Decades ago, the bulk of scientific work was done by single researchers. The dusty folios in the libraries that survived from that time list just one author (at the end and not at the beginning of a paper) who had the ultimate responsibility. He would get all credits for his achievements – or all malice for the failure. When researching the obvious errors in some current association papers I have found an “impersonation” effect: The first author moves his responsibility to a statistician who claims that the data administrator had failed while the data administrator does not feel to be responsible for genotyping and so on: “Success has many fathers while failure is an orphan”. It is unacceptable that even papers withtwo dozen errors are never retracted13.

A solution. The field probably requires a greater investment of resources and more careful attention to details. A way out could be joint MD/PhD programs where investigators will learn to deal with clinical protocol, the laboratory work, the data analysis, how to interpret and validate the conclusions. It can be taught in the class room (and by example) how to ask the right clinical question, to perform accurate laboratory work, to check the integrity of data, to perform an optimal analysis, to develop a proper interpretation and to adopt a good writing style 14. We need quality assurance courses covering all critical steps but also teaching scientific accurateness and research ethics.

Also post-publication strategies could be discussed 15. As already mentioned most erroneous papers are neither corrected nor retracted, a bias called by Jim Giles to be “reluctant to have my name attached to negative comments” 16. The comment function in BMC journals, the respond button at BMJ and the eLetter function at PLOS journals nevertheless may be a some first step into a more open discussion of research failure.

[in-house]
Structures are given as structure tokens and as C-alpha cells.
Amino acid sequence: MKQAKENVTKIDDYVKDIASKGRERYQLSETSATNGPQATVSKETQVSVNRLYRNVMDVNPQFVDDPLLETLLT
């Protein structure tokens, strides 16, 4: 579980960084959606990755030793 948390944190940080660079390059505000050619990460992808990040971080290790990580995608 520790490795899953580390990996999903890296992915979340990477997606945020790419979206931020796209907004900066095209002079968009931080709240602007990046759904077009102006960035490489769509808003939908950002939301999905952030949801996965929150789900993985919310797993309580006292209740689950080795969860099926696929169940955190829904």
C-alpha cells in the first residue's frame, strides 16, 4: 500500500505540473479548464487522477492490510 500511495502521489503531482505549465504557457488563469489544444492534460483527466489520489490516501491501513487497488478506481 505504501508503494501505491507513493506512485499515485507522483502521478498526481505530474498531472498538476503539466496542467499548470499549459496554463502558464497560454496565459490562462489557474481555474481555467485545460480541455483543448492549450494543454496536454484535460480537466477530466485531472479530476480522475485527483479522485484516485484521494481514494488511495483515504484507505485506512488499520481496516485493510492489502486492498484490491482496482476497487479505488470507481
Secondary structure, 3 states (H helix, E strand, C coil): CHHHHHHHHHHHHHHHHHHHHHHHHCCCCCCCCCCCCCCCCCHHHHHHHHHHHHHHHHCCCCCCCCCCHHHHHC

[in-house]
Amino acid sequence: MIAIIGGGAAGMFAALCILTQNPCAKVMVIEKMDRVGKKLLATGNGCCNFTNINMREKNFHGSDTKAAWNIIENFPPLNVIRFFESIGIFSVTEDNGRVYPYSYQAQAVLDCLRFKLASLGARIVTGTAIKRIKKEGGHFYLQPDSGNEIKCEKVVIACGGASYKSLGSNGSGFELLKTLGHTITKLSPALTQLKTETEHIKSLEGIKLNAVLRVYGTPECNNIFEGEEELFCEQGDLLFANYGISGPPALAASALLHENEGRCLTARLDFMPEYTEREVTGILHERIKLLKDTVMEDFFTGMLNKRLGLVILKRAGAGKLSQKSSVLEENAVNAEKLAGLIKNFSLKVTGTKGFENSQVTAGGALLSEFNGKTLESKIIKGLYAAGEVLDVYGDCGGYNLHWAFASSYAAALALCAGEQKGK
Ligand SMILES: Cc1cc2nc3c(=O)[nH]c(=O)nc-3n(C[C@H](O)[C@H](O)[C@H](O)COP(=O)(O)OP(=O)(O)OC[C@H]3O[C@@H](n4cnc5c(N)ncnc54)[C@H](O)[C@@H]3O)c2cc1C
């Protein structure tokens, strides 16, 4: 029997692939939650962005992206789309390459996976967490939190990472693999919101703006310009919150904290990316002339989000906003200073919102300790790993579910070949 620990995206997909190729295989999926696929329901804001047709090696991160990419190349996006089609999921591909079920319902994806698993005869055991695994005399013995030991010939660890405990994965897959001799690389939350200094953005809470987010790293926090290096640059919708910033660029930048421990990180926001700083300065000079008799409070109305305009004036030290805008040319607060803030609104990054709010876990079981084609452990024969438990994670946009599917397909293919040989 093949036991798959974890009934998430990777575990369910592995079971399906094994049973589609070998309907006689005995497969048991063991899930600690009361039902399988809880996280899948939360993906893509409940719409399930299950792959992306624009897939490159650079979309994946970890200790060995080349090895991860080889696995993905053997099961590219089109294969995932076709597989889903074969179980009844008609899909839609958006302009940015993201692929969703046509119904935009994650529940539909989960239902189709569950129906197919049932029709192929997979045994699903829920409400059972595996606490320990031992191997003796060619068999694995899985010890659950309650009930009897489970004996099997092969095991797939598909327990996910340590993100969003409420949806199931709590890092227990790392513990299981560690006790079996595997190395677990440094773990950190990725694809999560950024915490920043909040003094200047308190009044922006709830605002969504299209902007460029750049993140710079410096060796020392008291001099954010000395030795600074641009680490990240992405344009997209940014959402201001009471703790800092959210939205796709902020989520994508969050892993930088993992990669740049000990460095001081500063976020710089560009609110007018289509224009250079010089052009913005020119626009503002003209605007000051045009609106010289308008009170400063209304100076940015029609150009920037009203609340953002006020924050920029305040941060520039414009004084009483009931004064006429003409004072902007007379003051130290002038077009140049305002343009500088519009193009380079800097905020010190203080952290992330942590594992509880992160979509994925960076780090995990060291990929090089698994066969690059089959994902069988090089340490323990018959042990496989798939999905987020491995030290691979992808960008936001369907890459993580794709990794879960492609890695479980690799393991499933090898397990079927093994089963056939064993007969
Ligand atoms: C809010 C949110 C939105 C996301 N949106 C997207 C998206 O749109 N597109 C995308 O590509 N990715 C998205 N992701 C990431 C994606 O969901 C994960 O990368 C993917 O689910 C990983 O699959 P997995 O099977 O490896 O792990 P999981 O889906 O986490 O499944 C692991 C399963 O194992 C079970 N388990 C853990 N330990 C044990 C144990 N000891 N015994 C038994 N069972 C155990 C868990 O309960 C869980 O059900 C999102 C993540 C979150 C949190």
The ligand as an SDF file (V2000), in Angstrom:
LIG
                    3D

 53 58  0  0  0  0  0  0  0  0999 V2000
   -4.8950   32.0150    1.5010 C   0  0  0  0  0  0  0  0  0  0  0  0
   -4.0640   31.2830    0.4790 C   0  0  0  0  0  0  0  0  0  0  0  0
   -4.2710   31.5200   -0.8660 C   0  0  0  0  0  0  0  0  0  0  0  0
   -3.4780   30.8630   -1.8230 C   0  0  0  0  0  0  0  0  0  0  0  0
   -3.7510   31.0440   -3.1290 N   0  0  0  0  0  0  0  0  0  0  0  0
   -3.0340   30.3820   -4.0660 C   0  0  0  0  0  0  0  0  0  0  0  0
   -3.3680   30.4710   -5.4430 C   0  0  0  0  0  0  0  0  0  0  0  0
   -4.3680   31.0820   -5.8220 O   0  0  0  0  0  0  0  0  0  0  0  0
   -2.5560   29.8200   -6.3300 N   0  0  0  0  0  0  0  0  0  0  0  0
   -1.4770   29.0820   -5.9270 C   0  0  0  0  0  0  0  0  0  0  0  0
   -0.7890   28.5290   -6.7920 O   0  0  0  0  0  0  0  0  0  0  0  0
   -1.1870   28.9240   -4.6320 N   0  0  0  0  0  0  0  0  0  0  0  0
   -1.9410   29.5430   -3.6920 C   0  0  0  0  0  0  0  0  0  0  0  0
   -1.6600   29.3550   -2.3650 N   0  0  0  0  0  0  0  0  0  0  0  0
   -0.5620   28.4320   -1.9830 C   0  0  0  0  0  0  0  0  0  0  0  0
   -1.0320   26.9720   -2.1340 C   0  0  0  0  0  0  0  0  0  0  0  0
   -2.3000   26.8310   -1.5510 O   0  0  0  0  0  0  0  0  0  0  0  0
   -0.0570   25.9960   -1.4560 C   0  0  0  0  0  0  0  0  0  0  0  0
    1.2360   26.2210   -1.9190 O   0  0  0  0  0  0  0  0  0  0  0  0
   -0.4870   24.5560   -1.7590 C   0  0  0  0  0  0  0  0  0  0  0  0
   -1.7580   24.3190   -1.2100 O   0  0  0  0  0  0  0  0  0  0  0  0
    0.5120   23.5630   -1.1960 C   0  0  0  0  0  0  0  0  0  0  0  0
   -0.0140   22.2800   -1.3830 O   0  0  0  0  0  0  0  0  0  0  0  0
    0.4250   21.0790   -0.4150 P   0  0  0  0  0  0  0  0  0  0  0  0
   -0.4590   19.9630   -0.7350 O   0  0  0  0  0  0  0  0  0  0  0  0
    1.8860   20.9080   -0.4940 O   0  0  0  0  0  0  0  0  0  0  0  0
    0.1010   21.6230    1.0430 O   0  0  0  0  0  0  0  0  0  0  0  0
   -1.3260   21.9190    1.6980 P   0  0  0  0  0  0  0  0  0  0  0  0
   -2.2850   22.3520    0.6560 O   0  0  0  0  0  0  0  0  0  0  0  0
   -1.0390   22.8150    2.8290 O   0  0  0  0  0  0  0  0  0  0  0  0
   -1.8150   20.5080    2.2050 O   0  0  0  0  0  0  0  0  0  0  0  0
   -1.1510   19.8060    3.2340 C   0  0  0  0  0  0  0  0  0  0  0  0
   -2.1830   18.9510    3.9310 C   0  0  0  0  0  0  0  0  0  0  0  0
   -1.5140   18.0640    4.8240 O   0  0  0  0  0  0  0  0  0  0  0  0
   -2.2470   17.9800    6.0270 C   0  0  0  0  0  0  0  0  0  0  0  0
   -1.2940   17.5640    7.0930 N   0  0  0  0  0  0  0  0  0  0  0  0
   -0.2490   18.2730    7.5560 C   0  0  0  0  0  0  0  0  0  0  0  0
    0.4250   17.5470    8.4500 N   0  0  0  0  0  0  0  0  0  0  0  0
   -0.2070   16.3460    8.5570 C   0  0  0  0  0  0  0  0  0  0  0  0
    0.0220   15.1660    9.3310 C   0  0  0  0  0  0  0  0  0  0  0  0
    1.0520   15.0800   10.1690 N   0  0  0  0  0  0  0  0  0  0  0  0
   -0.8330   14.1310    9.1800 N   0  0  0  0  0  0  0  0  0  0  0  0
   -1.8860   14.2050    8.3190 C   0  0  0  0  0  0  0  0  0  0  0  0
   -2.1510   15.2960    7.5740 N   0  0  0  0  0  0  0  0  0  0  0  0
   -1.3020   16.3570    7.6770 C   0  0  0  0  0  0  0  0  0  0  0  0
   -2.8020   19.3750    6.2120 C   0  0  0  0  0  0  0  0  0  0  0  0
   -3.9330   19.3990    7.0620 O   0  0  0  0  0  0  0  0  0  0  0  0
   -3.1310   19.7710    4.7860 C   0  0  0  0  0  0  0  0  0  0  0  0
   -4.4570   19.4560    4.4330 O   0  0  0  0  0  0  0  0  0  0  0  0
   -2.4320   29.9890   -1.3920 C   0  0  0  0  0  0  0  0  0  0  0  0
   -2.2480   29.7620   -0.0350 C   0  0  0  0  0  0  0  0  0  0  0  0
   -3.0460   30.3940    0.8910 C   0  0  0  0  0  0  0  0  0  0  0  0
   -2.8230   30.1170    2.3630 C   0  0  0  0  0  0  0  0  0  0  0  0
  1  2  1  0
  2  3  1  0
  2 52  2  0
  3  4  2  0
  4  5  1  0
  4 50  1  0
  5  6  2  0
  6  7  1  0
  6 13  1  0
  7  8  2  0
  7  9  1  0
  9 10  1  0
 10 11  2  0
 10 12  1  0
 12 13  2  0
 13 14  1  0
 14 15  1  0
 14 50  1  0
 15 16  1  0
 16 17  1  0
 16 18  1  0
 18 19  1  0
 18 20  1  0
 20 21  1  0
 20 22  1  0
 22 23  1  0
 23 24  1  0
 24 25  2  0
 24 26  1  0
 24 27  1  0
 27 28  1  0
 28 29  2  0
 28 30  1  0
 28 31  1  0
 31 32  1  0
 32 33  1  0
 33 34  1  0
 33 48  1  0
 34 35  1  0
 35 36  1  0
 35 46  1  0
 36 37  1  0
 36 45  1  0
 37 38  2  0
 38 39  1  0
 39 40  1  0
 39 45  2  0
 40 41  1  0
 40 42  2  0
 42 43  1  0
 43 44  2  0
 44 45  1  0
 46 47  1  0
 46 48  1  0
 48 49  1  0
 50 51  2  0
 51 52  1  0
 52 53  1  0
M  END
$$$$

It is timely to develop, implement and supervise good scientific practice also for genetic association studies in allergy research. The hunt for impact has compromised the field in an unfortunate manner where the “public´s trust in science and scientists is deteriorating” 17. Most researchers agreed during a recent web survey that most published research findings are wrong 18. We need more passion for precision to get back the trust in our science.

Cited References
1. Ioannidis JP, Ntzani EE, Trikalinos TA, Contopoulos-Ioannidis DG (2001) Replication validity of genetic association studies. Nat Genet 29:306-309
2. Lancet T (2003) In search of genetic precision. The Lancet 361:357
3. NN (2005) Framework for a fully powered risk engine. Nat Genet 37:1153
4. Cordell HJ, Clayton DG (2005) Genetic association studies. Lancet 366:1121-1131
5. Buchanan AV, Weiss KM, Fullerton SM (2006) Dissecting complex disease: the quest for the Philosopher’s Stone? Int J Epidemiol 35:562-571
6. Edwards JH (1999) Unifactorial models are not appropriate for multifactorial disease. Bmj 318:1353-1354
7. Smith FJ, Irvine AD, Terron-Kwiatkowski A, et al. (2006) Loss-of-function mutations in the gene encoding filaggrin cause ichthyosis vulgaris. Nat Genet 38:337-342
8. Zhang Y, Leaves NI, Anderson GG, et al. (2003) Positional cloning of a quantitative trait locus on chromosome 13q14 that influences immunoglobulin E levels and asthma. Nat Genet 34:181-186
9. Kabesch M (2009). The art of replication. Thorax 64:370-371
10. Spilker B (1991) Guide to Clinical Trials. Lippincott Williams and Wilkins:24ff
11. Skrabanek P. M, J. (1990) Follies and Fallacies in Medicine. Prometheus, Buffalo
12. Nylenna M, Simonsen S (2006) Scientific misconduct: a new approach to prevention. Lancet 367:1882-1884
13. Kabesch M, Peters W, Carr D, Leupold W, Weiland SK, von Mutius E (2003) Association between polymorphisms in caspase recruitment domain containing protein 15 and allergy in two German populations. J Allergy Clin Immunol 111:813-817
14. Anonymous (2005) Good data need good writing. nature immunology 6:1061
15. Bracken MF (2005) Genomic epidemiology of complex diseases: The need for an electronic evidence-based approach to research synthesis. American Journal of Epidemiology 162:297-301
16. Giles J (2006) The trouble with replication. Nature 442:344-347
17. Neill US (2006) Stop misbehaving! Journal of Clinical Investigation 116:1740-1741
18. Ioannidis JP (2005) Why most published research findings are false. PLoS Med 2:e124